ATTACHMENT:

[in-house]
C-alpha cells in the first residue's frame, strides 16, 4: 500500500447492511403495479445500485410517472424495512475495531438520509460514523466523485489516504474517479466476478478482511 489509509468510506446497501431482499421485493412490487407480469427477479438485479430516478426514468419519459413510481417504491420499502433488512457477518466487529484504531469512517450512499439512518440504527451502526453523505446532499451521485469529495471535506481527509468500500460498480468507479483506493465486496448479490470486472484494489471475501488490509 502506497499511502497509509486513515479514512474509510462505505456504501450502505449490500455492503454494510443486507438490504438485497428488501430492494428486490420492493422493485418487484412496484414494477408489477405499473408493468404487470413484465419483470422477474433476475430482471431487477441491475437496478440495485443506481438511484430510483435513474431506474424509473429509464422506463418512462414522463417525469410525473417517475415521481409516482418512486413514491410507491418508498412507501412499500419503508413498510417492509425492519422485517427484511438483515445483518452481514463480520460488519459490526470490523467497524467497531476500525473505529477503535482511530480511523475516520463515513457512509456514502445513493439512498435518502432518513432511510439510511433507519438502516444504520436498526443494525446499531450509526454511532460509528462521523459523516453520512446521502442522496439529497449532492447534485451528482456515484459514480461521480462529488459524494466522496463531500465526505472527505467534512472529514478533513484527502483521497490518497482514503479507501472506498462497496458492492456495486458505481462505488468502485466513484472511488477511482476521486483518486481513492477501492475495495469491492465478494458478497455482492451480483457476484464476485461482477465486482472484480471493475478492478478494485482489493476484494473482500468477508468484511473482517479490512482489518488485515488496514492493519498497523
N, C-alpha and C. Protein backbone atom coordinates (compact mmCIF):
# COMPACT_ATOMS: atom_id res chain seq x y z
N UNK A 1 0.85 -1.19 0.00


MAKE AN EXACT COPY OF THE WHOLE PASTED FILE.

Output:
[in-house]
C-alpha cells in the first residue's frame, strides 16, 4: 500500500447492511403495479445500485410517472424495512475495531438520509460514523466523485489516504474517479466476478478482511 489509509468510506446497501431482499421485493412490487407480469427477479438485479430516478426514468419519459413510481417504491420499502433488512457477518466487529484504531469512517450512499439512518440504527451502526453523505446532499451521485469529495471535506481527509468500500460498480468507479483506493465486496448479490470486472484494489471475501488490509 502506497499511502497509509486513515479514512474509510462505505456504501450502505449490500455492503454494510443486507438490504438485497428488501430492494428486490420492493422493485418487484412496484414494477408489477405499473408493468404487470413484465419483470422477474433476475430482471431487477441491475437496478440495485443506481438511484430510483435513474431506474424509473429509464422506463418512462414522463417525469410525473417517475415521481409516482418512486413514491410507491418508498412507501412499500419503508413498510417492509425492519422485517427484511438483515445483518452481514463480520460488519459490526470490523467497524467497531476500525473505529477503535482511530480511523475516520463515513457512509456514502445513493439512498435518502432518513432511510439510511433507519438502516444504520436498526443494525446499531450509526454511532460509528462521523459523516453520512446521502442522496439529497449532492447534485451528482456515484459514480461521480462529488459524494466522496463531500465526505472527505467534512472529514478533513484527502483521497490518497482514503479507501472506498462497496458492492456495486458505481462505488468502485466513484472511488477511482476521486483518486481513492477501492475495495469491492465478494458478497455482492451480483457476484464476485461482477465486482472484480471493475478492478478494485482489493476484494473482500468477508468484511473482517479490512482489518488485515488496514492493519498497523
N, C-alpha and C. Protein backbone atom coordinates (compact mmCIF):
# COMPACT_ATOMS: atom_id res chain seq x y z
N UNK A 1 0.85 -1.19 0.00